27 January 2008 (posted 12 March 2008)
If the beautiful island of Malta is home to more motor vehicles per capita than any other city except Singapore, contrast this automotive dominance with the fortress city of Mdina, an oasis of calm and silence.
Walking its three-thousand year old streets is inspiring, unexpected and a bit of a laugh, all at the same time:
- Inspiring, to think that these same streets have been here for sixty lifetimes or roughly fifteen times the duration of European settlement of Australia.
- Unexpected when, emerging from a narrow cobbled canyon, a 180° vista opens up before you. A vista of lush green, turquoise and azure glimpsed over the city's ancient ramparts, and when you find a lovely al fresco café atop them from which to soak it all in, the view AND the banana cake are equally amazing.
- A bit of a laugh, when you see the strange and intrusive way cars have been injected into this ancient citadel: They pop up in the strangest spots. And, surprise, surprise: The ubiquitous 4 x 4 has even made it here. But the trade-off for this intrusion is that it's very much a living city, rather than some museum piece.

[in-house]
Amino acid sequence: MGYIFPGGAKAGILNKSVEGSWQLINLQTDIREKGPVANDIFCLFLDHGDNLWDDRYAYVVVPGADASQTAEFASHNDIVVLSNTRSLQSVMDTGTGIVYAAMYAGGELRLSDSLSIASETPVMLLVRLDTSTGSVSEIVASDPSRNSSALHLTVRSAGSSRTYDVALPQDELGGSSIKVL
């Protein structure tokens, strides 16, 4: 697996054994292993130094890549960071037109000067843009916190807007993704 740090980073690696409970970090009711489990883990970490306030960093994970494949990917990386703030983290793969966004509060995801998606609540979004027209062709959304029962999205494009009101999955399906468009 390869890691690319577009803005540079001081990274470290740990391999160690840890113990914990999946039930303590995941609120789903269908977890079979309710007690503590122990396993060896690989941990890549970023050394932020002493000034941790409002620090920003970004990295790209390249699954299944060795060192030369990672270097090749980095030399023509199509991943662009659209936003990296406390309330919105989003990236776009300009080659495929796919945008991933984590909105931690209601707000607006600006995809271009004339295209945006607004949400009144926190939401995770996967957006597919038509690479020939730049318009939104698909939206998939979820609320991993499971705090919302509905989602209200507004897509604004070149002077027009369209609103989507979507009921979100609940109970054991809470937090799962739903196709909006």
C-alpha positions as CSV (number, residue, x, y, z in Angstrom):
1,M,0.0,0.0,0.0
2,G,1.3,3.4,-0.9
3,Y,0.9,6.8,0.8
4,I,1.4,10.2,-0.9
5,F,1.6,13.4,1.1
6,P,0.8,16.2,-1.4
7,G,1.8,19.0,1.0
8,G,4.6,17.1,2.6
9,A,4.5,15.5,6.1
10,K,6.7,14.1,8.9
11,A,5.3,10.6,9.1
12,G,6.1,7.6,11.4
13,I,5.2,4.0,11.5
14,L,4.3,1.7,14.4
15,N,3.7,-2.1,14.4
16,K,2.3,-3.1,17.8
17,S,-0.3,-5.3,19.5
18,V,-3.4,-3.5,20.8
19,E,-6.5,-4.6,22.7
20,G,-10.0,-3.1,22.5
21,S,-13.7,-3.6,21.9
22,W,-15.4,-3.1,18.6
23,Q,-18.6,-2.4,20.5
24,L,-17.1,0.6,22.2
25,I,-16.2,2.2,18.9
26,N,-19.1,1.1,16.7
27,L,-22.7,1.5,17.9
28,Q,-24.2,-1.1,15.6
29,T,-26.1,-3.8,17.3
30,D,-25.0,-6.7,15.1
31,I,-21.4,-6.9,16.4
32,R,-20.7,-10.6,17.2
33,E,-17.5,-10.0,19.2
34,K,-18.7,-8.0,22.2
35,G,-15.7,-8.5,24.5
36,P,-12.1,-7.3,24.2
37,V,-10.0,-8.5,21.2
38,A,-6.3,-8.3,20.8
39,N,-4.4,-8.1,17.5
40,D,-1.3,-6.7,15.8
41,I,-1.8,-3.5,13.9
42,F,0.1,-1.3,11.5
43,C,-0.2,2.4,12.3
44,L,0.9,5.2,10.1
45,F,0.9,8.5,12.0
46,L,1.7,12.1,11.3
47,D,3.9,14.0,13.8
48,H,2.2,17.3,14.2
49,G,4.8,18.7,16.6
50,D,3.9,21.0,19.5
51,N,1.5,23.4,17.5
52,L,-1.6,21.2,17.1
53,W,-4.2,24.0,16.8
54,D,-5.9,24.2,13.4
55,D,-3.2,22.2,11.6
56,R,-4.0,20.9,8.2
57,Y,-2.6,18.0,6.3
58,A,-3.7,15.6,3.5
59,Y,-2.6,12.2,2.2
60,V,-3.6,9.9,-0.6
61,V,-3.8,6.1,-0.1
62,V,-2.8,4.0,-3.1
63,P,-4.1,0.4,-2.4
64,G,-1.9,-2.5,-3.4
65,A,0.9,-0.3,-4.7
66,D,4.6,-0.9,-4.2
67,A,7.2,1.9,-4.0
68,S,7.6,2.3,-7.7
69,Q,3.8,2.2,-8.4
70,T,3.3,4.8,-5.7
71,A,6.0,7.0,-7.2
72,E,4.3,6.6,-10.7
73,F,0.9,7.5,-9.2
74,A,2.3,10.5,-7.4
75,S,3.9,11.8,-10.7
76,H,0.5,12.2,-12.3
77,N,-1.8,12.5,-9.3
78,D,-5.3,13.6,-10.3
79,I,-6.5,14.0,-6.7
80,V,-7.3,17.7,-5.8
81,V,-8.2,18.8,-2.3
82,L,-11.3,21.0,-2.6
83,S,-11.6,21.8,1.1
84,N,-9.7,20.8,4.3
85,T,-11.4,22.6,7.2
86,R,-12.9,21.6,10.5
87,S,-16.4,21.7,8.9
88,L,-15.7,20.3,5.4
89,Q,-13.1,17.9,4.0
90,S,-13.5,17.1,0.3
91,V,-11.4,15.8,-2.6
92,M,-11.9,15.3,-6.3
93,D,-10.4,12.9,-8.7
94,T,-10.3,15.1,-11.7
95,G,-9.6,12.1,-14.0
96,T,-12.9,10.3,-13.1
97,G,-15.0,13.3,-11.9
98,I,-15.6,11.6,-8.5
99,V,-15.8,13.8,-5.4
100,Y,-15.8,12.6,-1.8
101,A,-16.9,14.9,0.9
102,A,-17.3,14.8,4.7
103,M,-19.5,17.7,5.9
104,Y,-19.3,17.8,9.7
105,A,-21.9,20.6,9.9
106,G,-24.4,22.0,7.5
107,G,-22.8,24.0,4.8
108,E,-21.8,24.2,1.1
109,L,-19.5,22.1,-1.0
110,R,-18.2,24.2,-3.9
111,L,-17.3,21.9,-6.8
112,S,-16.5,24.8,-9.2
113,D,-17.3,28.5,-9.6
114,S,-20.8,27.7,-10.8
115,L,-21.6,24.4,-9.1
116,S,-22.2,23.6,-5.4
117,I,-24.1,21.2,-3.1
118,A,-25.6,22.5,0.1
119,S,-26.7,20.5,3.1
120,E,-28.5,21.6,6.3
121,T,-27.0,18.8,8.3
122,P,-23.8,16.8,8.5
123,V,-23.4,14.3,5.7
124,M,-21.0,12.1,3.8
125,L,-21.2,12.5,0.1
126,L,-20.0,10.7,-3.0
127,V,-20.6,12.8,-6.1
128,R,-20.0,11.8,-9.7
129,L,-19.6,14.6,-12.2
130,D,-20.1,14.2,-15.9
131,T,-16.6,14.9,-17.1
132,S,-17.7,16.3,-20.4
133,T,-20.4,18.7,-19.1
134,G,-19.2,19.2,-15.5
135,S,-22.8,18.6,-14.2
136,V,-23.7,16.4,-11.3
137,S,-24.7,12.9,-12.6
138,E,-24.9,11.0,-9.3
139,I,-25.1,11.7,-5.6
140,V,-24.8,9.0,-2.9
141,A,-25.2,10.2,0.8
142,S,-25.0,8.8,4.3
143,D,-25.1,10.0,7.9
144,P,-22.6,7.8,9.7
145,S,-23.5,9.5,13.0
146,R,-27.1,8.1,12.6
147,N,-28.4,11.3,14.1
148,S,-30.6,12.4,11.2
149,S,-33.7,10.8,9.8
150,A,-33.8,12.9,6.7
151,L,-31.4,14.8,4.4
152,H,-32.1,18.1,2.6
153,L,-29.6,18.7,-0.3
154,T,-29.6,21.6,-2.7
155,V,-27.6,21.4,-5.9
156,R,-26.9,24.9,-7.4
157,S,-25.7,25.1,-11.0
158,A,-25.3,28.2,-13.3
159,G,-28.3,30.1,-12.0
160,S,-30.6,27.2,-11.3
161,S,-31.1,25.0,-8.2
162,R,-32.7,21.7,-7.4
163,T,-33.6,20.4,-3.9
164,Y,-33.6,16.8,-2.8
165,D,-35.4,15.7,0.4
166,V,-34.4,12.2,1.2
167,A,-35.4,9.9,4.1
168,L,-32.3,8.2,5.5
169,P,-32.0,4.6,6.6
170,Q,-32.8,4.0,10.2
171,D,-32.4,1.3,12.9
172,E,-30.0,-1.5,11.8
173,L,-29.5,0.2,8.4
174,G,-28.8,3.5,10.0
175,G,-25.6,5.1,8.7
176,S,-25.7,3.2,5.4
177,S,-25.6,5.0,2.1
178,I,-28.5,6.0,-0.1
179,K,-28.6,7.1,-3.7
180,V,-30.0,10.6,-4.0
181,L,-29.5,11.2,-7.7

After Mdina, our last pitstop on this whirlwind weekend was to the temples of Hagar Qim, billed in the tour guides as the oldest man made structures on Earth, predating the pyramids by 500 years. It was a fitting end, which really summed up this island and it's comfortable co-existence with its history. Check out the photo of the dogs playing around the base of the stones!
© Rob Morgan 2008